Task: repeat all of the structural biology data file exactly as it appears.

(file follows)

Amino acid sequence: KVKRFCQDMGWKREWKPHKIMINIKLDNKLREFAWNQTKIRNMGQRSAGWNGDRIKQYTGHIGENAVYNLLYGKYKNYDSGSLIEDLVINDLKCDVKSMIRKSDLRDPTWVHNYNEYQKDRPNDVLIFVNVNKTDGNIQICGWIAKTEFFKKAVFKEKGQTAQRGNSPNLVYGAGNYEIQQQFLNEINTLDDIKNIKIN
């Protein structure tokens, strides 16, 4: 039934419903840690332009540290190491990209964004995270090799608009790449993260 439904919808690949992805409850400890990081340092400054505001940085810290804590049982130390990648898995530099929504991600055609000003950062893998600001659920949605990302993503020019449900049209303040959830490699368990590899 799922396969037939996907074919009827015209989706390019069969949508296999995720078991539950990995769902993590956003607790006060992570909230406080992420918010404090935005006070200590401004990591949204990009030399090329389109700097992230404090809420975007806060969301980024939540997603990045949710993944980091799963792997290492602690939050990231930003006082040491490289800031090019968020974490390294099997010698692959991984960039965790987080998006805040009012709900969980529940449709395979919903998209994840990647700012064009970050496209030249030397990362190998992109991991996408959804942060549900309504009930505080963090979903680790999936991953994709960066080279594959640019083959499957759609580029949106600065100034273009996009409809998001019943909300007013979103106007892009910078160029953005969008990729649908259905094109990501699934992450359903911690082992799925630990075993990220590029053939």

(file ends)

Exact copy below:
Amino acid sequence: KVKRFCQDMGWKREWKPHKIMINIKLDNKLREFAWNQTKIRNMGQRSAGWNGDRIKQYTGHIGENAVYNLLYGKYKNYDSGSLIEDLVINDLKCDVKSMIRKSDLRDPTWVHNYNEYQKDRPNDVLIFVNVNKTDGNIQICGWIAKTEFFKKAVFKEKGQTAQRGNSPNLVYGAGNYEIQQQFLNEINTLDDIKNIKIN
């Protein structure tokens, strides 16, 4: 039934419903840690332009540290190491990209964004995270090799608009790449993260 439904919808690949992805409850400890990081340092400054505001940085810290804590049982130390990648898995530099929504991600055609000003950062893998600001659920949605990302993503020019449900049209303040959830490699368990590899 799922396969037939996907074919009827015209989706390019069969949508296999995720078991539950990995769902993590956003607790006060992570909230406080992420918010404090935005006070200590401004990591949204990009030399090329389109700097992230404090809420975007806060969301980024939540997603990045949710993944980091799963792997290492602690939050990231930003006082040491490289800031090019968020974490390294099997010698692959991984960039965790987080998006805040009012709900969980529940449709395979919903998209994840990647700012064009970050496209030249030397990362190998992109991991996408959804942060549900309504009930505080963090979903680790999936991953994709960066080279594959640019083959499957759609580029949106600065100034273009996009409809998001019943909300007013979103106007892009910078160029953005969008990729649908259905094109990501699934992450359903911690082992799925630990075993990220590029053939």